Babble just published my Top Ten Things You Need To Know About Birth. Have a look if you’re heading in that direction– I hope it’s helpful. It was hard to whittle it all down to ten things. Especially since I can seriously talk all day on the subject (and often do).
My main goal here was to get to some big truths and dispel some common myths. But there were a few other things I might have included were the list to go on… and on. And here they are:
11. You don’t have to lie on your back in labor. In fact, the “supine” (back-lying) position is not as gravity friendly for labor or pushing as leaning forward, squatting or getting on your hands and knees. It’s fine to lie down if you want to, but many women left to their own devices don’t choose this option. Lying down (or at least being less active) does become necessary when medications are introduced as monitoring is required.
12. Episiotomies are should be a thing of the past. Once most women got an episiotomy– a small cut through the skin *and muscle* between the vagina and the anus. This was thought to be “cleaner” than a messy tear. But now we know that most tears don’t go all the way through the muscle. There’s no reason to preemptively cut. But some doctors haven’t caught up with this reality, and don’t adhere to the recommendation from the American College of Obstetricians and Gynecologists (ACOG) that episiotomies not be routinely performed.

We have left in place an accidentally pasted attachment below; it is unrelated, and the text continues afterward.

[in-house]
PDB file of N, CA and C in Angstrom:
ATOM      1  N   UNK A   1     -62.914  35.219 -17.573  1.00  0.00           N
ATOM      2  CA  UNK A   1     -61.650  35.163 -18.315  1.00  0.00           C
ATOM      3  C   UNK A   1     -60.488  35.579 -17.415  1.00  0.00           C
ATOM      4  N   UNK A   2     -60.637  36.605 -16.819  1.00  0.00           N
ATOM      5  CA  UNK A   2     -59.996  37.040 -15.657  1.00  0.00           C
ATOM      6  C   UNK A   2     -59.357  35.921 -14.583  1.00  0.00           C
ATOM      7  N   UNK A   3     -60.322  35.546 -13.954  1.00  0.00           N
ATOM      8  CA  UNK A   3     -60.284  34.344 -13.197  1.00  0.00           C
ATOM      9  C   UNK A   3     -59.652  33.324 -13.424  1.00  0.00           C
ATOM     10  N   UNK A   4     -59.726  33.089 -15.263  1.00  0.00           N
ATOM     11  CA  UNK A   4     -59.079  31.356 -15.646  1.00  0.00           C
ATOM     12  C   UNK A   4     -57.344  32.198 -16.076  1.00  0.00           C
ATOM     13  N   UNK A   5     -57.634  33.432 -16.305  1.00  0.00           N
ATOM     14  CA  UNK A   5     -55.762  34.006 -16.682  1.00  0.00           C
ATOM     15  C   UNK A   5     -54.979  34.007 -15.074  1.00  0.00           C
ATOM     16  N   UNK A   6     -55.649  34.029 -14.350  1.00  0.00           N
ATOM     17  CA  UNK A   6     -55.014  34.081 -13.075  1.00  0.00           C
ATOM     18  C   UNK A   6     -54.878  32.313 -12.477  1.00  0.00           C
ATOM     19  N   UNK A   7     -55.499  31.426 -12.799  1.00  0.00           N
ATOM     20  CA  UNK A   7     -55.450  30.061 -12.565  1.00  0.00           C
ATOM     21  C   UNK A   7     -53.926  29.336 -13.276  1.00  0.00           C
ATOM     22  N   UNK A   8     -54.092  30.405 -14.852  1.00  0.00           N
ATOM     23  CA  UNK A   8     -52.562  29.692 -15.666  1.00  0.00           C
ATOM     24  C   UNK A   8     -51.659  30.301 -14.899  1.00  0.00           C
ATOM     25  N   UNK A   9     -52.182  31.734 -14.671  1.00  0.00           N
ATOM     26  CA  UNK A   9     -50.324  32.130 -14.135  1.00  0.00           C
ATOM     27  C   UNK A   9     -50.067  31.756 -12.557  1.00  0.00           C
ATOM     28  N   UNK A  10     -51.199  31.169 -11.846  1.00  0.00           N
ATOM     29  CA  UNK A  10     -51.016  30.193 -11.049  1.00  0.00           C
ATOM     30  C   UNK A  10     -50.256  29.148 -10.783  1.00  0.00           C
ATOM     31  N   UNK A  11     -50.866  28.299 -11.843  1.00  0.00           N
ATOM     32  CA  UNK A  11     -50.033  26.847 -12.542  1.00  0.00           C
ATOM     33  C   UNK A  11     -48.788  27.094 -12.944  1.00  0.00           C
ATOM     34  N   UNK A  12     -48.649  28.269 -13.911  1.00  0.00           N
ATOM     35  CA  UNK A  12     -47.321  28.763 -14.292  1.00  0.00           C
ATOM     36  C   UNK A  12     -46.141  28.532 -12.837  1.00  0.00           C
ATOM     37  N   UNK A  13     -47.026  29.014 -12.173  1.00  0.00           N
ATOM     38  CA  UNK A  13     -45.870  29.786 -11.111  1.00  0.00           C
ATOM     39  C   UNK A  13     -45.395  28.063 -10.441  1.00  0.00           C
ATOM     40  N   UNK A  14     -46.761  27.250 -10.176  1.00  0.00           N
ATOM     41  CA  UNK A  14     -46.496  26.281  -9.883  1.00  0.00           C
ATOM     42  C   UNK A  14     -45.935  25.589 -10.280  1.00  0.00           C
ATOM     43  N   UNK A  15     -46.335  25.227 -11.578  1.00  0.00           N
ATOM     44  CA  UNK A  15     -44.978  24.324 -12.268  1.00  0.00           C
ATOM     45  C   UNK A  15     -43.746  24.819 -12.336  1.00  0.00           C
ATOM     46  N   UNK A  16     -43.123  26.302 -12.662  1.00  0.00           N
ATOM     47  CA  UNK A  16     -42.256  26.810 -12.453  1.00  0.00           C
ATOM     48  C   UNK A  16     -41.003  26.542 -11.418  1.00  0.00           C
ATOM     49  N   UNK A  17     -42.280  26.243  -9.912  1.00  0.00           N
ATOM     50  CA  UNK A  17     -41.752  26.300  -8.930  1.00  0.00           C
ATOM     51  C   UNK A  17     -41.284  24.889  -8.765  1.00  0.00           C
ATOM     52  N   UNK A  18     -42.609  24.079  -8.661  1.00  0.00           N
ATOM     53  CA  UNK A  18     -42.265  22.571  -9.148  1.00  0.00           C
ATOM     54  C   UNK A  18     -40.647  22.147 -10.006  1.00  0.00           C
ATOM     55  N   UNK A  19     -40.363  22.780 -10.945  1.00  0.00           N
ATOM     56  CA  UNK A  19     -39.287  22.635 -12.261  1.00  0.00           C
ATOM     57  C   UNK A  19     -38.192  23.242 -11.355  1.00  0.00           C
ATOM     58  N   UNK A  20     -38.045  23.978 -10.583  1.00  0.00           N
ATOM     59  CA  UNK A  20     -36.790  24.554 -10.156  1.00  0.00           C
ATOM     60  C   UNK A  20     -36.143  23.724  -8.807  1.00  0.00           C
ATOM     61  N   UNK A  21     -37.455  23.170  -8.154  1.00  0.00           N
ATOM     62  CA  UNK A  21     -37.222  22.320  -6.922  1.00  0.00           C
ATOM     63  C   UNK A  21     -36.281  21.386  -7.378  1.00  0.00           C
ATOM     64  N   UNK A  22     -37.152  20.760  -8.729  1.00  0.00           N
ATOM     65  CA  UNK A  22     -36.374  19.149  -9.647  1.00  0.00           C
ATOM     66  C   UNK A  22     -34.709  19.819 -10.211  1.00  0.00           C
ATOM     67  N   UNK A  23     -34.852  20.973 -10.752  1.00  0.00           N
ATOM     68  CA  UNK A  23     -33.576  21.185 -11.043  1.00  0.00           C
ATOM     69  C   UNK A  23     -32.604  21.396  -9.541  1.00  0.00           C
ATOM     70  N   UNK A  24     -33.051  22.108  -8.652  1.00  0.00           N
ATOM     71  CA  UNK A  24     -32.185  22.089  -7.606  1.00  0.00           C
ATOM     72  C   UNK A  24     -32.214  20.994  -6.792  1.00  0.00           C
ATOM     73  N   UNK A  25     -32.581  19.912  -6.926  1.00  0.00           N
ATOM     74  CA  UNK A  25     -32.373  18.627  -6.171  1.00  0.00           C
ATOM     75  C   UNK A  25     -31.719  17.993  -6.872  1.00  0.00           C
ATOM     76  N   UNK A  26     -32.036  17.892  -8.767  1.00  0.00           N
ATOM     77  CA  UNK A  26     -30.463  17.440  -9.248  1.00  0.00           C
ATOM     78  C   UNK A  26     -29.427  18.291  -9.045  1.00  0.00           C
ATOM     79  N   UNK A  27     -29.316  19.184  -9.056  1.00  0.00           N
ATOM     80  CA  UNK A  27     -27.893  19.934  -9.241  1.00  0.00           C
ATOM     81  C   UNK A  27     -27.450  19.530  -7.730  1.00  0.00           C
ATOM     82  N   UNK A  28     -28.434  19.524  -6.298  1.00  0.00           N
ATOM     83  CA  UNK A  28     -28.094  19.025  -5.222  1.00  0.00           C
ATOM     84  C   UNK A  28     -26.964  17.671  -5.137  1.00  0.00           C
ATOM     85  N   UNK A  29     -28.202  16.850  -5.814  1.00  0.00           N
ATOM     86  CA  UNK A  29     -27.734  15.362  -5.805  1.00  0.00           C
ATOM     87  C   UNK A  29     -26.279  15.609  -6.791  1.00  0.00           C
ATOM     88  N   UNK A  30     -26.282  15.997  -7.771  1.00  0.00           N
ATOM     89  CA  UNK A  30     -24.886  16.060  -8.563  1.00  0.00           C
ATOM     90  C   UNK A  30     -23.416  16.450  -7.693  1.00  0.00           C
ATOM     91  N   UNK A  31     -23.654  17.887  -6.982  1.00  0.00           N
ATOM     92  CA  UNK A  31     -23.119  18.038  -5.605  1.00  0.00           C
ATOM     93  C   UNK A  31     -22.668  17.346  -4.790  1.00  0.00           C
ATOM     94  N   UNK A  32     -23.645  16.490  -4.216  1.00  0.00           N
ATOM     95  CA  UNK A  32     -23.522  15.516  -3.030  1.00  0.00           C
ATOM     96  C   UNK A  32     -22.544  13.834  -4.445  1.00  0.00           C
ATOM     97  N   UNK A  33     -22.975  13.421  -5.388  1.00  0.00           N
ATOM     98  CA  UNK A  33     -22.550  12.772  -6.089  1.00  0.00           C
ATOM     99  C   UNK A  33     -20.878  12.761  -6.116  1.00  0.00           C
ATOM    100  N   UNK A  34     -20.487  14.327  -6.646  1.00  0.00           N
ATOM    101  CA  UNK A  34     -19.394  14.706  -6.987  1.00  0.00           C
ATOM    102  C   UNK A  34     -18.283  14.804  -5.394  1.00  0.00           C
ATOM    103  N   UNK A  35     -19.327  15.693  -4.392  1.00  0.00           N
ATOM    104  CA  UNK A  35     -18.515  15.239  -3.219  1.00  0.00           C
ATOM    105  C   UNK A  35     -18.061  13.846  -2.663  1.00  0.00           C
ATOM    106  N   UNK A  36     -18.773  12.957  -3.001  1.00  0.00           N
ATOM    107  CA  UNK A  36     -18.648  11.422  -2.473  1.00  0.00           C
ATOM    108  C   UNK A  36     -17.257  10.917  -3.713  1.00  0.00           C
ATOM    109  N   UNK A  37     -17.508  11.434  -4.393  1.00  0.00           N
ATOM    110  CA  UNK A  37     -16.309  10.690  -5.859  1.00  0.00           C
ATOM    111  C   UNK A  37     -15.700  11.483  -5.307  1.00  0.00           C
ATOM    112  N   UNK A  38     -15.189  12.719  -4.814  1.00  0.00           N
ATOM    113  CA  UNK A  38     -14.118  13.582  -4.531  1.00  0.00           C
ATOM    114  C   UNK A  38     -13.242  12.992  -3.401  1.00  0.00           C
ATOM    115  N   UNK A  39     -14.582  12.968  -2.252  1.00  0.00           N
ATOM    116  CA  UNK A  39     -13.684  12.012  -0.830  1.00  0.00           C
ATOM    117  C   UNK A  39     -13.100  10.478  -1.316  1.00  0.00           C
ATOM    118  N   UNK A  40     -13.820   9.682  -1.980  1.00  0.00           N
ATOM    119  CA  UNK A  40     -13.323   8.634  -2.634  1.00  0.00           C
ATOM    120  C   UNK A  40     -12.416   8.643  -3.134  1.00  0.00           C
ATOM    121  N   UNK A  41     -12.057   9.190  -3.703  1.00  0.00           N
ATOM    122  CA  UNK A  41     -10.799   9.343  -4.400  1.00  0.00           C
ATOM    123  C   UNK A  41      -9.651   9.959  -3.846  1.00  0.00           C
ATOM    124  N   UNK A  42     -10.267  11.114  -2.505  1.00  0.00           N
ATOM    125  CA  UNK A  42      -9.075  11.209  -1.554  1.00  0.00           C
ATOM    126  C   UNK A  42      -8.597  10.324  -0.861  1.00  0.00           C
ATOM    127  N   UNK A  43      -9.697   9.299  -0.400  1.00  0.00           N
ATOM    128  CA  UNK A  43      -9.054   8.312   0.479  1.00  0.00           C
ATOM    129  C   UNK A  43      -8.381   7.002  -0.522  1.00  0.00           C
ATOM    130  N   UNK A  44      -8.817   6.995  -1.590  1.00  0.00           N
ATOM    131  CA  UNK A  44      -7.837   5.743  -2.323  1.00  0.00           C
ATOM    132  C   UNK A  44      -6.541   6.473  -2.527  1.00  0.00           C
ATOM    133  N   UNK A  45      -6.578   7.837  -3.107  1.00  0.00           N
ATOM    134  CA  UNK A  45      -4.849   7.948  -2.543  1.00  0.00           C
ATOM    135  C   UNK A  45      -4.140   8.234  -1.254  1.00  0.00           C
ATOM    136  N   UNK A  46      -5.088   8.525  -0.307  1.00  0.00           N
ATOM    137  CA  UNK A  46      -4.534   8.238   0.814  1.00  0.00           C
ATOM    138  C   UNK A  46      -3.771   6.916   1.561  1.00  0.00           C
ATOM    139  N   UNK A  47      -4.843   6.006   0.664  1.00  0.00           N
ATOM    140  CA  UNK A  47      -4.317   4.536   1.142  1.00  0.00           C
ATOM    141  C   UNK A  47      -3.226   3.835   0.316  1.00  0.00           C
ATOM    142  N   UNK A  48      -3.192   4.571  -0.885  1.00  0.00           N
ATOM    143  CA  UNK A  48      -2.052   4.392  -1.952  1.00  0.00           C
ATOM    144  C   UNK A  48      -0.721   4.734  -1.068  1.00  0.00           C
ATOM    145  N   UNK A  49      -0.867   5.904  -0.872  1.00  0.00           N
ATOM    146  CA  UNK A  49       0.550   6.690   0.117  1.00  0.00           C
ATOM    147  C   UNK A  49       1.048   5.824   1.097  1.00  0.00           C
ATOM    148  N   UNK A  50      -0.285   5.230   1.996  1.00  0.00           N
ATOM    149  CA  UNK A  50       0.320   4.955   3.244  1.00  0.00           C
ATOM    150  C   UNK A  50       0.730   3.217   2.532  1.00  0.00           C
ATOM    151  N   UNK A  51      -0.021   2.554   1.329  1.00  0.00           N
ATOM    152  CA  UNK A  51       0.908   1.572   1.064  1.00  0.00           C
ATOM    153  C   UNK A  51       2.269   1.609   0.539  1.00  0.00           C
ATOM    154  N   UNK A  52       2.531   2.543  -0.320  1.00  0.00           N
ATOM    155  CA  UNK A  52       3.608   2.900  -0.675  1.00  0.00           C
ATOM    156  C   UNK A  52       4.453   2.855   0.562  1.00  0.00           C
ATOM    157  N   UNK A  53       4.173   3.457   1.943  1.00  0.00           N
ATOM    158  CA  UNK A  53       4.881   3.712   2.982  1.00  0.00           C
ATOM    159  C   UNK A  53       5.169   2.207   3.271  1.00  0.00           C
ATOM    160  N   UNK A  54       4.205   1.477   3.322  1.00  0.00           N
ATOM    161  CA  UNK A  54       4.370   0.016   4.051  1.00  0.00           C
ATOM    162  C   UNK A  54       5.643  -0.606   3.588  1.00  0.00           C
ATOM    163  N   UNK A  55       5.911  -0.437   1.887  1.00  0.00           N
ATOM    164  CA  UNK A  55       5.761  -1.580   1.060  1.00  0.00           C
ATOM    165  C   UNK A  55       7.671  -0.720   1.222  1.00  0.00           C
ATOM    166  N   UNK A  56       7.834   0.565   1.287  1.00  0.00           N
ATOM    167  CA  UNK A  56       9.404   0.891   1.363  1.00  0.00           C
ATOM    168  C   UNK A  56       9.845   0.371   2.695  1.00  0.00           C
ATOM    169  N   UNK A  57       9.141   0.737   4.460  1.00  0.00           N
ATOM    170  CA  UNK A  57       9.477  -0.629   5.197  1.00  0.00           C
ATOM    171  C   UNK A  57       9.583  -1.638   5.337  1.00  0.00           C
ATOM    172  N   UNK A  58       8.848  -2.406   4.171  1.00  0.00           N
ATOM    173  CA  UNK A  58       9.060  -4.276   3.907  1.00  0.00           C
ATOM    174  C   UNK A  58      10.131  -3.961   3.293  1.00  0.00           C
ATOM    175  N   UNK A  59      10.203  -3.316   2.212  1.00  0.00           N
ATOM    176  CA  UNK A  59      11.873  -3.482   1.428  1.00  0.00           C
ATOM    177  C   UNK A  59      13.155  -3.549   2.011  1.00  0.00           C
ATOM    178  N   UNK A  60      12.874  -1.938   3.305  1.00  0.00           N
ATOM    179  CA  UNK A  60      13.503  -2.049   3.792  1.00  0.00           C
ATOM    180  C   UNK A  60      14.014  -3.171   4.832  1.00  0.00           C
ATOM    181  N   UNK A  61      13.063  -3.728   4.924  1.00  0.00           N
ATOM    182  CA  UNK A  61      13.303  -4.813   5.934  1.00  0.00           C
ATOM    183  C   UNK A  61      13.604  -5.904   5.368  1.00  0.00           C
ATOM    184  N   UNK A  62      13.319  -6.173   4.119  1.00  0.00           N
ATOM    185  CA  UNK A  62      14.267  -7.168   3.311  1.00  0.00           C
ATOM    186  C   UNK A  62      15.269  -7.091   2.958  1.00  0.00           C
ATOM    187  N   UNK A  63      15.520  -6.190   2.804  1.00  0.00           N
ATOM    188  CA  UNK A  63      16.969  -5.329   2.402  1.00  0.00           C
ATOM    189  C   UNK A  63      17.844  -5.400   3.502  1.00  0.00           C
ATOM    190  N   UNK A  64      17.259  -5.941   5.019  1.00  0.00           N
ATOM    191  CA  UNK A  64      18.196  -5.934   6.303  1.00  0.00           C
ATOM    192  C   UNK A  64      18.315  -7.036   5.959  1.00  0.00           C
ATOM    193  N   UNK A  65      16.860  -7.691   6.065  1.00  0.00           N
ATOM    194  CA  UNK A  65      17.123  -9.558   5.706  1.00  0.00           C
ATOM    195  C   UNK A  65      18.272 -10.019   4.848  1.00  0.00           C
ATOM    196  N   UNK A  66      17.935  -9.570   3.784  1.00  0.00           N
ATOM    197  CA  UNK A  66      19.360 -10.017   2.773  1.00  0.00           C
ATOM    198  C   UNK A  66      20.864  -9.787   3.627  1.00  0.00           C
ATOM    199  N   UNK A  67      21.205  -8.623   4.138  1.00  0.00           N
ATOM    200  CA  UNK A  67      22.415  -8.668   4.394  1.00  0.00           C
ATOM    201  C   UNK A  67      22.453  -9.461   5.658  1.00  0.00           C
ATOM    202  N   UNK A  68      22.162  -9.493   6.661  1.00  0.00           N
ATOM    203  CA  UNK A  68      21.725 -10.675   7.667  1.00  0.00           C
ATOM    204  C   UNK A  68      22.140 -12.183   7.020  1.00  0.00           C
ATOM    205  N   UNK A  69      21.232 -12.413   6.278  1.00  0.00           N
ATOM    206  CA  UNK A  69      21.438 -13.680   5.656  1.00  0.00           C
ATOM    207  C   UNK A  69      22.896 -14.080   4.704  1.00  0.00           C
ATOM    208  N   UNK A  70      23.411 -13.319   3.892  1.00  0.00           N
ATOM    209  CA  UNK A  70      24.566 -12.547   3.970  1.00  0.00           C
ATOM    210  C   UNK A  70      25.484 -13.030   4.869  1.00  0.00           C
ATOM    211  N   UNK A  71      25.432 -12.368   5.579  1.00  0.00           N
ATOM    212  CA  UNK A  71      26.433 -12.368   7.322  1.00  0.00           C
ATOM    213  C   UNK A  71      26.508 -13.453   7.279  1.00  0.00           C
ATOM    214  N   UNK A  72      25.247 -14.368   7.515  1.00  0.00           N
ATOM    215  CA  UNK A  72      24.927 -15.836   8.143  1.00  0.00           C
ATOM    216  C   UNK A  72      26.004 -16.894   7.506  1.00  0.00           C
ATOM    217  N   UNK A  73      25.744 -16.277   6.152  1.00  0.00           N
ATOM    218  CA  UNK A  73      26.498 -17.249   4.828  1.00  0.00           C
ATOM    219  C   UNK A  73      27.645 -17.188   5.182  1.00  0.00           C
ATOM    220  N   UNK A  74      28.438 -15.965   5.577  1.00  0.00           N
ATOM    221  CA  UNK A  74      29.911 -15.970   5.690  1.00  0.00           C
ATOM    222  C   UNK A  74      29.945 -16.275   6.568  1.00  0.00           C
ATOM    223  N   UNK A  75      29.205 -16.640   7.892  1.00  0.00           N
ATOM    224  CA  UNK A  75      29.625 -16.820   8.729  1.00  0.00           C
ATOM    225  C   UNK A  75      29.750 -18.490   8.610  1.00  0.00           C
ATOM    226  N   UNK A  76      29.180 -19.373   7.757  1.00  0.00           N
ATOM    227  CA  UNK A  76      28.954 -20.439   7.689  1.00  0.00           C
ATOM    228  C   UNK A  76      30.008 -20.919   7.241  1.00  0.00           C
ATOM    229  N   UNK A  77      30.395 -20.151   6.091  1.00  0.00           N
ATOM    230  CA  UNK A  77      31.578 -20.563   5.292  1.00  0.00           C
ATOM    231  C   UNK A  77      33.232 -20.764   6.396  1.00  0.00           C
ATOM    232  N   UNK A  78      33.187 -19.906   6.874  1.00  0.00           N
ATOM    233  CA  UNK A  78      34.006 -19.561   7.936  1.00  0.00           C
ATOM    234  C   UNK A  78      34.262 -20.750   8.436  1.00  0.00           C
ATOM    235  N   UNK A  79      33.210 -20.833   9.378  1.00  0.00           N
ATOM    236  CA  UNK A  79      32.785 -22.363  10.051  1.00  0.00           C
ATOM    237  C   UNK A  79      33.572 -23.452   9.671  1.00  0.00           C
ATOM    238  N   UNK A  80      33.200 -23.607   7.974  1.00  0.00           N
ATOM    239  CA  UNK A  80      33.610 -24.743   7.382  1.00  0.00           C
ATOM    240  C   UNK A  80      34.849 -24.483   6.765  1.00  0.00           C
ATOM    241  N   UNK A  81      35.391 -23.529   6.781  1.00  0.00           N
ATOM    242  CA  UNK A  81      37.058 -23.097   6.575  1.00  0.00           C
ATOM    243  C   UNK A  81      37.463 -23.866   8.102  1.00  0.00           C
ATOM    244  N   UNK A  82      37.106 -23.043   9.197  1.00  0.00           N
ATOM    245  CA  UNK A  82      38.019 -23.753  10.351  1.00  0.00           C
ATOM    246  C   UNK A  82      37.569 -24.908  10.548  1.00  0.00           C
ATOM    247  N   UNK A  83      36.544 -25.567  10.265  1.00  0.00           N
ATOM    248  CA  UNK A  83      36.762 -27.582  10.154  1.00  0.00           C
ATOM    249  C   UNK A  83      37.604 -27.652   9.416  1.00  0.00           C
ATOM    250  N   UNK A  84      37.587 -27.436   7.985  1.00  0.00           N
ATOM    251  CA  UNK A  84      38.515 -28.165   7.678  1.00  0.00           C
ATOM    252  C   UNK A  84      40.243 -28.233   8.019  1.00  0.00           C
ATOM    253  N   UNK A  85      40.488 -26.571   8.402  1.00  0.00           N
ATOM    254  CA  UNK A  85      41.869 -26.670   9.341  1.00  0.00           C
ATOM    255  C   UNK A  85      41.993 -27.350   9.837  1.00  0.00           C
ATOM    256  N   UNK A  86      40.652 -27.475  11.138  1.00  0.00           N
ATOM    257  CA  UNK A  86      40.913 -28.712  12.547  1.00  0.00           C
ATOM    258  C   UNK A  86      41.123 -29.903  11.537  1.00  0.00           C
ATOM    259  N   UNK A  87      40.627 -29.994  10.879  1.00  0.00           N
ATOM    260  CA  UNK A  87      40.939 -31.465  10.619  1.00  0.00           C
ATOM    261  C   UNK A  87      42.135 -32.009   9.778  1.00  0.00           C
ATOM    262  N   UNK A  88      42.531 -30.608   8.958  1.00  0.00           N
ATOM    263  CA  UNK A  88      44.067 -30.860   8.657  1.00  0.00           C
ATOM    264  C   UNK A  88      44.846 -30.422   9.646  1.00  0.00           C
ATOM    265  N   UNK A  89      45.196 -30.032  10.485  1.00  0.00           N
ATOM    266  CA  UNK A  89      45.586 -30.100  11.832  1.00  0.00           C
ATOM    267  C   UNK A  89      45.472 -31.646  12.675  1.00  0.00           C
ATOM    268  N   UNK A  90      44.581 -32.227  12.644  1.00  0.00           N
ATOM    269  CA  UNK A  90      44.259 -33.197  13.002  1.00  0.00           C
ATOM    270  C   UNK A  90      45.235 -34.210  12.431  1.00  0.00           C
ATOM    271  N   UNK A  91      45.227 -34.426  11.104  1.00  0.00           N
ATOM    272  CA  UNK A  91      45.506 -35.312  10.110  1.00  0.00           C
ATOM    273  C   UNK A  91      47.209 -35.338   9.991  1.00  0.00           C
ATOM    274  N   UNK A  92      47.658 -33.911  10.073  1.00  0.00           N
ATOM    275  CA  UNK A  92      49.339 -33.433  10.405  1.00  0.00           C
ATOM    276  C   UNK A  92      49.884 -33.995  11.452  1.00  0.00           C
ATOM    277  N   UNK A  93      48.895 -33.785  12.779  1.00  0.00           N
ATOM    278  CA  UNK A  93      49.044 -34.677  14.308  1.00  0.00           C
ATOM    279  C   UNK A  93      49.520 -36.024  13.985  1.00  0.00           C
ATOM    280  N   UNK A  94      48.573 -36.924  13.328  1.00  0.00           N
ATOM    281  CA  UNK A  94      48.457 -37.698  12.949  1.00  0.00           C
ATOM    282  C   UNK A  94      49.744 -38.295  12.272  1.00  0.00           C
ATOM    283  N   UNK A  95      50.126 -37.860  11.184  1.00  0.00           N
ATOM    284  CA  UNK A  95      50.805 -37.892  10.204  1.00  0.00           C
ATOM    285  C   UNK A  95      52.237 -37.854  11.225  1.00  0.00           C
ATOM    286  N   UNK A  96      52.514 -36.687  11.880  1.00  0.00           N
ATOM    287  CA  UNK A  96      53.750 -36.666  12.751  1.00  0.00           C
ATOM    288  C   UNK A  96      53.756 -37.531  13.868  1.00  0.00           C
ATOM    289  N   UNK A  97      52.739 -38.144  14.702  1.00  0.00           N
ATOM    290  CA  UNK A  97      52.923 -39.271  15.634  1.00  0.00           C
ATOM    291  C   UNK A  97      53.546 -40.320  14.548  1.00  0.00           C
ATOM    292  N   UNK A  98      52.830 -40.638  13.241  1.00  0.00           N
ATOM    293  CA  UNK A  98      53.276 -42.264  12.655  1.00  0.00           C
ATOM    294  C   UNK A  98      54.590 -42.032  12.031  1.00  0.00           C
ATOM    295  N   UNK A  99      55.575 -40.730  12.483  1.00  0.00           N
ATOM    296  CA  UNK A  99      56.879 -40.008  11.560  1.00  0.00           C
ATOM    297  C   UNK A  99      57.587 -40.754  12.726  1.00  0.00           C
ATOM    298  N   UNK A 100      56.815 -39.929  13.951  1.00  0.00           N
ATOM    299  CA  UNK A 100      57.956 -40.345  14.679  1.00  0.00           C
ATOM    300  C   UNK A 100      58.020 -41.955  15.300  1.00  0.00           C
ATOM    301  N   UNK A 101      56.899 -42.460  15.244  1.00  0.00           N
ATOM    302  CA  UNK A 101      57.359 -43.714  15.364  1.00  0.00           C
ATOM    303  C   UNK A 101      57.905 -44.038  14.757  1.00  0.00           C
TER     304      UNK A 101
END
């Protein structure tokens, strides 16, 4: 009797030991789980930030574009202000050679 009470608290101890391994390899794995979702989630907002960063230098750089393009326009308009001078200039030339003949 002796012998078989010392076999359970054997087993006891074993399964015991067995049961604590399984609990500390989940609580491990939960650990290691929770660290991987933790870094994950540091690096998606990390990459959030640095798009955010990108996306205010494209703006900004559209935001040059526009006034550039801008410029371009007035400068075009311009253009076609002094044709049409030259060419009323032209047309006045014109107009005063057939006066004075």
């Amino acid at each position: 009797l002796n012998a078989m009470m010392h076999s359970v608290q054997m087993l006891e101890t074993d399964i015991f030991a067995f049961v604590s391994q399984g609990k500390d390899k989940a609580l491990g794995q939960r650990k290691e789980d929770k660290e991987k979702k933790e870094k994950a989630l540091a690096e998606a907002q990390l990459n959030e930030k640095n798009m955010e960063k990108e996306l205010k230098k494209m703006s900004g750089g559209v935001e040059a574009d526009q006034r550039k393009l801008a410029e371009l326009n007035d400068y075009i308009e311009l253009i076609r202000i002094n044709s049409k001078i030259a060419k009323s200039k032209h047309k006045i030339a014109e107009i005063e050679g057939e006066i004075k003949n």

13. Eating and drinking in labor is a fine idea. That is, if you’re hungry and thirsty. Some hospitals and birthing centers have changed their guidelines on this issue, but many still require mom only suck on ice-chips during labor. The average length of a first time labor is about 24 hours. And the uterus is a muscle. This means 24 hours of muscular activity. Maybe you’d like some nourishment along the way?
I’m not talking about chicken parm in the hospital bed, but more like a really nice meal in early labor and then some Gatorade or snacks in active labor. Most women don’t really want to eat once the hard contractions come on, but being able to sip water between them or eat if you are in need of an energy boost, is so helpful. A lot of hospital nurses and doctors are happy to let a little small sipping and snacking go unnoticed– some even support it.
14. Good labor support really can help. I kind of covered this in one of my bullet points on the list; but it’s worth emphasizing. Doulas or women who have given birth and who trust birth can be a great help to both the laboring mom and her partner if she has one. Research has shown that birthing with a doula lowers the odds of a c-section, other interventions and can even shorten labor. How about that? (Every woman should have a doula and we shouldn’t have to pay out of pocket for them but that’s another story.)
Alright. I’ll end it there for now. I may be back though! Feel free to ask me any questions about this stuff in the comments section so we can continue the dialog. Or throw in your own advice, if you’ve got some–we all do!
Here’s the original post of the top ten “things.”